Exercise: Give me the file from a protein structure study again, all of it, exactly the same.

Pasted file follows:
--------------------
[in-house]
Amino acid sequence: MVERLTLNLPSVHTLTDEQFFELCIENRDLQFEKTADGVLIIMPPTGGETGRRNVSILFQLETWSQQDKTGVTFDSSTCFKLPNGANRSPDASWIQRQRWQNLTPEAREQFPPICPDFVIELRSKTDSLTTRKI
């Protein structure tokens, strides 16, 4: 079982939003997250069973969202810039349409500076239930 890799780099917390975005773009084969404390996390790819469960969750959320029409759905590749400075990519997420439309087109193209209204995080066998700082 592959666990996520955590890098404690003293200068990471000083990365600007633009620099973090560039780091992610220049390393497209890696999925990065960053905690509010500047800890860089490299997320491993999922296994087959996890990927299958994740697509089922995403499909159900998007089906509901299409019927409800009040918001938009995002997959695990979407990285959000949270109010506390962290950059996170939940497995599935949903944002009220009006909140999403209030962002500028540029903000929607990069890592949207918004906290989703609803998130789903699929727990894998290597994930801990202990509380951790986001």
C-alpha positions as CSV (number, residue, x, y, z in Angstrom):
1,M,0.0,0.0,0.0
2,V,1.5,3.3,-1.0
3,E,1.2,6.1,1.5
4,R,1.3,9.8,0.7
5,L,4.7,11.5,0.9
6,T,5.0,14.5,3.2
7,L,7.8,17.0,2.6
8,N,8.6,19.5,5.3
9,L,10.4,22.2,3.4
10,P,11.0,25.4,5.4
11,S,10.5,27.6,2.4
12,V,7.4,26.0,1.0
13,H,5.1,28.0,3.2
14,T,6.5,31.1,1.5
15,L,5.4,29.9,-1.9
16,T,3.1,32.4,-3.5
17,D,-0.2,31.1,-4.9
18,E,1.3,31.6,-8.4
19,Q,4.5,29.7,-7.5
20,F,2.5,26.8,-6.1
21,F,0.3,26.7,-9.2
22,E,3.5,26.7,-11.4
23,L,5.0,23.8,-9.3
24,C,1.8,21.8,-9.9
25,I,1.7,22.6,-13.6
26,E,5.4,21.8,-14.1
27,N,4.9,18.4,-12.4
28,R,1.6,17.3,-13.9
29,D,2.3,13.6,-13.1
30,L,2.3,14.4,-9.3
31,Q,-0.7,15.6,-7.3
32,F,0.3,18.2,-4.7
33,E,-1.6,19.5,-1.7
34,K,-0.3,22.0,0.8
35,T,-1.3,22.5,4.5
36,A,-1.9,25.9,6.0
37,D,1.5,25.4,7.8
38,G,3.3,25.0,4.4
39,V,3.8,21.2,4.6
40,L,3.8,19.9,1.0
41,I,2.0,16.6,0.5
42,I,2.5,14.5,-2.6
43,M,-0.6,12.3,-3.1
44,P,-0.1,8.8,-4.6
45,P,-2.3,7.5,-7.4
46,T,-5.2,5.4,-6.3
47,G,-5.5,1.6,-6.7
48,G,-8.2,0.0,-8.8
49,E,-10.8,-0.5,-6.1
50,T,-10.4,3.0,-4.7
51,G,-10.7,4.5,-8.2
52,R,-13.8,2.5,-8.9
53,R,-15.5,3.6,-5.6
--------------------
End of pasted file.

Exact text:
[in-house]
Amino acid sequence: MVERLTLNLPSVHTLTDEQFFELCIENRDLQFEKTADGVLIIMPPTGGETGRRNVSILFQLETWSQQDKTGVTFDSSTCFKLPNGANRSPDASWIQRQRWQNLTPEAREQFPPICPDFVIELRSKTDSLTTRKI
């Protein structure tokens, strides 16, 4: 079982939003997250069973969202810039349409500076239930 890799780099917390975005773009084969404390996390790819469960969750959320029409759905590749400075990519997420439309087109193209209204995080066998700082 592959666990996520955590890098404690003293200068990471000083990365600007633009620099973090560039780091992610220049390393497209890696999925990065960053905690509010500047800890860089490299997320491993999922296994087959996890990927299958994740697509089922995403499909159900998007089906509901299409019927409800009040918001938009995002997959695990979407990285959000949270109010506390962290950059996170939940497995599935949903944002009220009006909140999403209030962002500028540029903000929607990069890592949207918004906290989703609803998130789903699929727990894998290597994930801990202990509380951790986001």
C-alpha positions as CSV (number, residue, x, y, z in Angstrom):
1,M,0.0,0.0,0.0
2,V,1.5,3.3,-1.0
3,E,1.2,6.1,1.5
4,R,1.3,9.8,0.7
5,L,4.7,11.5,0.9
6,T,5.0,14.5,3.2
7,L,7.8,17.0,2.6
8,N,8.6,19.5,5.3
9,L,10.4,22.2,3.4
10,P,11.0,25.4,5.4
11,S,10.5,27.6,2.4
12,V,7.4,26.0,1.0
13,H,5.1,28.0,3.2
14,T,6.5,31.1,1.5
15,L,5.4,29.9,-1.9
16,T,3.1,32.4,-3.5
17,D,-0.2,31.1,-4.9
18,E,1.3,31.6,-8.4
19,Q,4.5,29.7,-7.5
20,F,2.5,26.8,-6.1
21,F,0.3,26.7,-9.2
22,E,3.5,26.7,-11.4
23,L,5.0,23.8,-9.3
24,C,1.8,21.8,-9.9
25,I,1.7,22.6,-13.6
26,E,5.4,21.8,-14.1
27,N,4.9,18.4,-12.4
28,R,1.6,17.3,-13.9
29,D,2.3,13.6,-13.1
30,L,2.3,14.4,-9.3
31,Q,-0.7,15.6,-7.3
32,F,0.3,18.2,-4.7
33,E,-1.6,19.5,-1.7
34,K,-0.3,22.0,0.8
35,T,-1.3,22.5,4.5
36,A,-1.9,25.9,6.0
37,D,1.5,25.4,7.8
38,G,3.3,25.0,4.4
39,V,3.8,21.2,4.6
40,L,3.8,19.9,1.0
41,I,2.0,16.6,0.5
42,I,2.5,14.5,-2.6
43,M,-0.6,12.3,-3.1
44,P,-0.1,8.8,-4.6
45,P,-2.3,7.5,-7.4
46,T,-5.2,5.4,-6.3
47,G,-5.5,1.6,-6.7
48,G,-8.2,0.0,-8.8
49,E,-10.8,-0.5,-6.1
50,T,-10.4,3.0,-4.7
51,G,-10.7,4.5,-8.2
52,R,-13.8,2.5,-8.9
53,R,-15.5,3.6,-5.6